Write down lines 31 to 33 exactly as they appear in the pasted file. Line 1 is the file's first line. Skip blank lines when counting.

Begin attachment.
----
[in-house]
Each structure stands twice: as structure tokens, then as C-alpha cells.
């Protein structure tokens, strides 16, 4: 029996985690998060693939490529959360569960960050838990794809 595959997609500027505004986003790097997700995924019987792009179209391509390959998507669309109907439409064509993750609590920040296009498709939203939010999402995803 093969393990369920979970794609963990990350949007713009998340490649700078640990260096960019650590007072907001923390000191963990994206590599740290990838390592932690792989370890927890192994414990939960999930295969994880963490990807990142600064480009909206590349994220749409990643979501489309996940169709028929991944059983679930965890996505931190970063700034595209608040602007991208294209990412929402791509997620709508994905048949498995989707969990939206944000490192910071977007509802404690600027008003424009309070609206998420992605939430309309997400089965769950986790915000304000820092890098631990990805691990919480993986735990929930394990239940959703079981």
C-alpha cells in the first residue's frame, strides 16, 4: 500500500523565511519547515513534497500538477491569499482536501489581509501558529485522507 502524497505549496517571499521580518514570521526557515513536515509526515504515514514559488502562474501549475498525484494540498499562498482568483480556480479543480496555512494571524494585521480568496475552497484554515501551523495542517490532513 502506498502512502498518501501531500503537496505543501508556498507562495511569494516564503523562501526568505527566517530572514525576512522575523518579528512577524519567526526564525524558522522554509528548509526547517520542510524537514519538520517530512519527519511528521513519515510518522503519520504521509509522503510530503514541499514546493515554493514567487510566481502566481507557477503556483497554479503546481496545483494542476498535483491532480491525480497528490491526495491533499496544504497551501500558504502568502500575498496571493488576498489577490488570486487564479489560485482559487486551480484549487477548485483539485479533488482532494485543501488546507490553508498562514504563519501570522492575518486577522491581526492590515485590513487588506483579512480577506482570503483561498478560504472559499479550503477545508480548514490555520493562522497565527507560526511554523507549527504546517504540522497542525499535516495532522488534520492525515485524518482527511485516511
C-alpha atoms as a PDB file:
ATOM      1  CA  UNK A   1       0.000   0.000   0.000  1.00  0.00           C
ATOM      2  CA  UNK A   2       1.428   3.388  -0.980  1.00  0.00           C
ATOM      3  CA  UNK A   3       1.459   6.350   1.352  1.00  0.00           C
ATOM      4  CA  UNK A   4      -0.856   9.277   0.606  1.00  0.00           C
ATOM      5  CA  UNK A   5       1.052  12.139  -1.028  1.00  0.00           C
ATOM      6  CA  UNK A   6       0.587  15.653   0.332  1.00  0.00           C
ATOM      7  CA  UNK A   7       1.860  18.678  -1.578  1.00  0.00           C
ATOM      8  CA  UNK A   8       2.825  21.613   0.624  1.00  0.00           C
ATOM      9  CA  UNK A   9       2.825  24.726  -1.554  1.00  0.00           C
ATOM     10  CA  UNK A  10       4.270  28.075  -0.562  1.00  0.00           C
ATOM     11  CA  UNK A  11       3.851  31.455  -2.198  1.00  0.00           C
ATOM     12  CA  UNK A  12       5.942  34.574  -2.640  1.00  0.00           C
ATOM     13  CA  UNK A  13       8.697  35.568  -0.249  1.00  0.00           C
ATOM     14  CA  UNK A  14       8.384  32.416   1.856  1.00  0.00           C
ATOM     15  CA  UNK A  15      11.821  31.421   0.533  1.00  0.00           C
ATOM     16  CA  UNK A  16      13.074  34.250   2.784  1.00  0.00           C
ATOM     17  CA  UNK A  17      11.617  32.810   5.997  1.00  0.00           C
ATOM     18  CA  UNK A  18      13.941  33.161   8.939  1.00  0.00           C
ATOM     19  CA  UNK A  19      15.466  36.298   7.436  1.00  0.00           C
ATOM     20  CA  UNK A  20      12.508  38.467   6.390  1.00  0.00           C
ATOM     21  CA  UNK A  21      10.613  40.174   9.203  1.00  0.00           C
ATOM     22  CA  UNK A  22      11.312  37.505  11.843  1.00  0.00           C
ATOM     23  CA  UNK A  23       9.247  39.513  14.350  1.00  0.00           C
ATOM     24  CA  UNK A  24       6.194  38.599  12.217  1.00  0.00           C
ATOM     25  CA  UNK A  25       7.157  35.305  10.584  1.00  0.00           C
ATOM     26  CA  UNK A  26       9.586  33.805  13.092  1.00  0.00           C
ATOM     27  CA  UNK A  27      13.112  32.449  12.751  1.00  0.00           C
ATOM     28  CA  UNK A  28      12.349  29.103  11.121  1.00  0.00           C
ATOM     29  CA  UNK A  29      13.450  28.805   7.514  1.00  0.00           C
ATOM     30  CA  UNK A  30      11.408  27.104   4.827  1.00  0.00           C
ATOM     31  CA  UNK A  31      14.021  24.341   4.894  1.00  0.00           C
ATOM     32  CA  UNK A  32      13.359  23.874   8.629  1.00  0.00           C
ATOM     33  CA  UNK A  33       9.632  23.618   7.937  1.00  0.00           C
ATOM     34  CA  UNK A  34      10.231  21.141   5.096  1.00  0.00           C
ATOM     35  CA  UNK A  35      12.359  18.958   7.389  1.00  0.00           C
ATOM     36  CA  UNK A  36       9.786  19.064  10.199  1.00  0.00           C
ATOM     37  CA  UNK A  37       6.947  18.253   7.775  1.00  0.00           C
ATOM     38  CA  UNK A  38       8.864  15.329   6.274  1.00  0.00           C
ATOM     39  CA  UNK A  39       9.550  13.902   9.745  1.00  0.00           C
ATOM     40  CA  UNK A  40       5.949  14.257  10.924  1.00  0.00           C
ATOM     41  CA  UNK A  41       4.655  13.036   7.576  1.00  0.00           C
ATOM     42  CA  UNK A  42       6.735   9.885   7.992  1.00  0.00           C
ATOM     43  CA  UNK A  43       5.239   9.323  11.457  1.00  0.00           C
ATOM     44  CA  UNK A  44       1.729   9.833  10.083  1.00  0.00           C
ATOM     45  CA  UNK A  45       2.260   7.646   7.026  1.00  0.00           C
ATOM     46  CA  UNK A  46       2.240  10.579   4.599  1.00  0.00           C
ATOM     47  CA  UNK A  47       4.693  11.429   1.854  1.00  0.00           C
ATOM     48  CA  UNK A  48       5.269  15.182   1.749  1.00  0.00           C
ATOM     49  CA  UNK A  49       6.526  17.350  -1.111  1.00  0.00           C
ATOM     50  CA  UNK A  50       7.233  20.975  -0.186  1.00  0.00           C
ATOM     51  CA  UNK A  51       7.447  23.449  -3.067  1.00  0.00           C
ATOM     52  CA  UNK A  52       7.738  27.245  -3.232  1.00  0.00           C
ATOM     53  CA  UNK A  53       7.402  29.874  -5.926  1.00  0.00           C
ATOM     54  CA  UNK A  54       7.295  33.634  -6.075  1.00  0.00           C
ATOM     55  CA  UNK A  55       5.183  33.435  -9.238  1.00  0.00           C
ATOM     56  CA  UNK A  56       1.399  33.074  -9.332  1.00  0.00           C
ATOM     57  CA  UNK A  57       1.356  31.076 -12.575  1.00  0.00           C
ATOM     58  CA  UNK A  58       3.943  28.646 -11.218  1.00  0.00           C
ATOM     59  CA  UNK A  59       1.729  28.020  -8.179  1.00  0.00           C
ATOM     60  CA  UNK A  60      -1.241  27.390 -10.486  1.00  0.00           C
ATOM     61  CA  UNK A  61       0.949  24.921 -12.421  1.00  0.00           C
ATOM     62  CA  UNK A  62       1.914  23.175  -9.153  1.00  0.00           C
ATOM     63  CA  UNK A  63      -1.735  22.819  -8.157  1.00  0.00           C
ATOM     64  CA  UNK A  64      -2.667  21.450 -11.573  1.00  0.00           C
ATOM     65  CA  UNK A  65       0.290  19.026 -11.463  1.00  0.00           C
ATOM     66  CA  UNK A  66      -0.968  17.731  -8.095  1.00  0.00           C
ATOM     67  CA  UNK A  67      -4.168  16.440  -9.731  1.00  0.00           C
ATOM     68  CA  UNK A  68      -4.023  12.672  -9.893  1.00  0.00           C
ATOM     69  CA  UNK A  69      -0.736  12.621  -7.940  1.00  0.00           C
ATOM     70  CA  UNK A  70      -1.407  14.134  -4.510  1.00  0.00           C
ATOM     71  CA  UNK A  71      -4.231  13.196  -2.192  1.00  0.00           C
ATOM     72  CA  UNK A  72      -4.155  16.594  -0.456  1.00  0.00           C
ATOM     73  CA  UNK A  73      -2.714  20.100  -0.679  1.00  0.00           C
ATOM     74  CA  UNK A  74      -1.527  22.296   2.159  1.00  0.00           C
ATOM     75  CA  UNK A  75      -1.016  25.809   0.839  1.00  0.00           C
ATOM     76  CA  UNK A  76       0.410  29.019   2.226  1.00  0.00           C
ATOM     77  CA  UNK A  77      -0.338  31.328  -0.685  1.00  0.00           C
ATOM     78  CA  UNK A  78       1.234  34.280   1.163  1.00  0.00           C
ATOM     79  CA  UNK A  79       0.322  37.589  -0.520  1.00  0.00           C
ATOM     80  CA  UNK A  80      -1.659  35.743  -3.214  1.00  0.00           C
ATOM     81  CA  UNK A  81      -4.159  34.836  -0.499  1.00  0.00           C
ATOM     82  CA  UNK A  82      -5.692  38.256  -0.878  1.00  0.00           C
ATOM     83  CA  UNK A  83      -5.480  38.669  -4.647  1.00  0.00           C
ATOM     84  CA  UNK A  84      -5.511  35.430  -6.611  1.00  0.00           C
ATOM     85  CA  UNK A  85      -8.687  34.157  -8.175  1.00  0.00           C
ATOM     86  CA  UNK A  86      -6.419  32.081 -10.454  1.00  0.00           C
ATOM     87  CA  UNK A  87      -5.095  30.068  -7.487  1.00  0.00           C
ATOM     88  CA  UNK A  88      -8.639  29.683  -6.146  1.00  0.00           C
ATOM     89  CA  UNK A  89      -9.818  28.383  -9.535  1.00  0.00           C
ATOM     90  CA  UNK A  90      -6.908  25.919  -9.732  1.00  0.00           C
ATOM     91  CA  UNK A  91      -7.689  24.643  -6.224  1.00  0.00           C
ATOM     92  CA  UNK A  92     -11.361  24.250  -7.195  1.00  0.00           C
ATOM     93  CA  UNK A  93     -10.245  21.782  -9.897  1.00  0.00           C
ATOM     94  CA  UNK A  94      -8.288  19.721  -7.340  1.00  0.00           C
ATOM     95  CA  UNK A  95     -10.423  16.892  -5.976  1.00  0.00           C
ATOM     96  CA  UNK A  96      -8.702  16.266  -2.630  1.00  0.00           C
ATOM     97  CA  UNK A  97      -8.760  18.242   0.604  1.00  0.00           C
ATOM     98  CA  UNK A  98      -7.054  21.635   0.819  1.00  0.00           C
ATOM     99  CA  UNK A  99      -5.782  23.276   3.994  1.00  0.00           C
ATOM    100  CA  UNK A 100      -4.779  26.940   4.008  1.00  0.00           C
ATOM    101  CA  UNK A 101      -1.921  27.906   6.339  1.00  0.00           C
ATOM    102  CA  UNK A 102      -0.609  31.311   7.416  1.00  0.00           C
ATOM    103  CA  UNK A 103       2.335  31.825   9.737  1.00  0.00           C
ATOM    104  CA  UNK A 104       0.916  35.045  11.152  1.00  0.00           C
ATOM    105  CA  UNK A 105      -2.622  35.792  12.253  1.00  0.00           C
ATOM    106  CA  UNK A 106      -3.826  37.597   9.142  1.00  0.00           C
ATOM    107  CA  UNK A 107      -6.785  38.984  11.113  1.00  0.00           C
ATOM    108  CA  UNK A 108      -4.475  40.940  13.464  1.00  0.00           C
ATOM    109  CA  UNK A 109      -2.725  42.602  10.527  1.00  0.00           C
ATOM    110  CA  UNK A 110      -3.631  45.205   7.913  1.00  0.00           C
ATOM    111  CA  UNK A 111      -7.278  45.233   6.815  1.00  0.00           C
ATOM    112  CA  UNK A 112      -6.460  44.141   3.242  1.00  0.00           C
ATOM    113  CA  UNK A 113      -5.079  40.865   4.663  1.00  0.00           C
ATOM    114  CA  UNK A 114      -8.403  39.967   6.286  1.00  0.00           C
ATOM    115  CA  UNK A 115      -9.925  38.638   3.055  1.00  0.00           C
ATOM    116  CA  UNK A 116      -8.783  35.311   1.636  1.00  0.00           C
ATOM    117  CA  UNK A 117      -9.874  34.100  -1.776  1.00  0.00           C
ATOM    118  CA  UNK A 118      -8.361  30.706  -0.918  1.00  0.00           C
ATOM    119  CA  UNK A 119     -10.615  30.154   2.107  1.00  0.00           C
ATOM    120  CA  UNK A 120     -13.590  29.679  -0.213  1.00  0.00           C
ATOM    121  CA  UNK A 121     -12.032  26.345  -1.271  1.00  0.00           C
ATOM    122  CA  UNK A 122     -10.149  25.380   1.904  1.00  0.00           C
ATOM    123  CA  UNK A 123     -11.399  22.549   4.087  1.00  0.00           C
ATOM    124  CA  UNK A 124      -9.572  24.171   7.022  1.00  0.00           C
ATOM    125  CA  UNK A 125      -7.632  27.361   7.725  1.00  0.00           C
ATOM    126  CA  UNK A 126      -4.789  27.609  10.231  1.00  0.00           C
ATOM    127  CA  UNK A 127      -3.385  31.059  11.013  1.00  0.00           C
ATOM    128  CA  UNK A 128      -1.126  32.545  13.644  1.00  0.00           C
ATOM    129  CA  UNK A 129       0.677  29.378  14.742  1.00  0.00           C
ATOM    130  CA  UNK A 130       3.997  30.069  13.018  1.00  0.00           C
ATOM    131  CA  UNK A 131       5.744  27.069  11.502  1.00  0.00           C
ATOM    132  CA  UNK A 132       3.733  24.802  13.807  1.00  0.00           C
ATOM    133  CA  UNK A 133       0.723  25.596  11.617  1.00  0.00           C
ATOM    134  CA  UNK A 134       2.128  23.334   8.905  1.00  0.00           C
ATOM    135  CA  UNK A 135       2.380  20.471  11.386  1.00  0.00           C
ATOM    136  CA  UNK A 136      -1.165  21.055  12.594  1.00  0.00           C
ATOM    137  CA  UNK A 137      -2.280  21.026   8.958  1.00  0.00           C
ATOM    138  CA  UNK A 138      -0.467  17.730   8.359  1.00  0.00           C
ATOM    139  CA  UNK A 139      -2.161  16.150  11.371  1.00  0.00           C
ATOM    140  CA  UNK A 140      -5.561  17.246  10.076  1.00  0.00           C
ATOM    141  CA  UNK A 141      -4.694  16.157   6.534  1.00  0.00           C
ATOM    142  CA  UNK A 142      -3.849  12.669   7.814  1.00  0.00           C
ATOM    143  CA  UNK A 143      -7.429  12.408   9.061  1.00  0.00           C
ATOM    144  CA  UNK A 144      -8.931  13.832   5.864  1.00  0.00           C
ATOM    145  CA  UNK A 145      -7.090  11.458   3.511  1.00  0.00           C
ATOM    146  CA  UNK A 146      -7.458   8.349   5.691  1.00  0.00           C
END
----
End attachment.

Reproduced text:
ATOM     26  CA  UNK A  26       9.586  33.805  13.092  1.00  0.00           C
ATOM     27  CA  UNK A  27      13.112  32.449  12.751  1.00  0.00           C
ATOM     28  CA  UNK A  28      12.349  29.103  11.121  1.00  0.00           C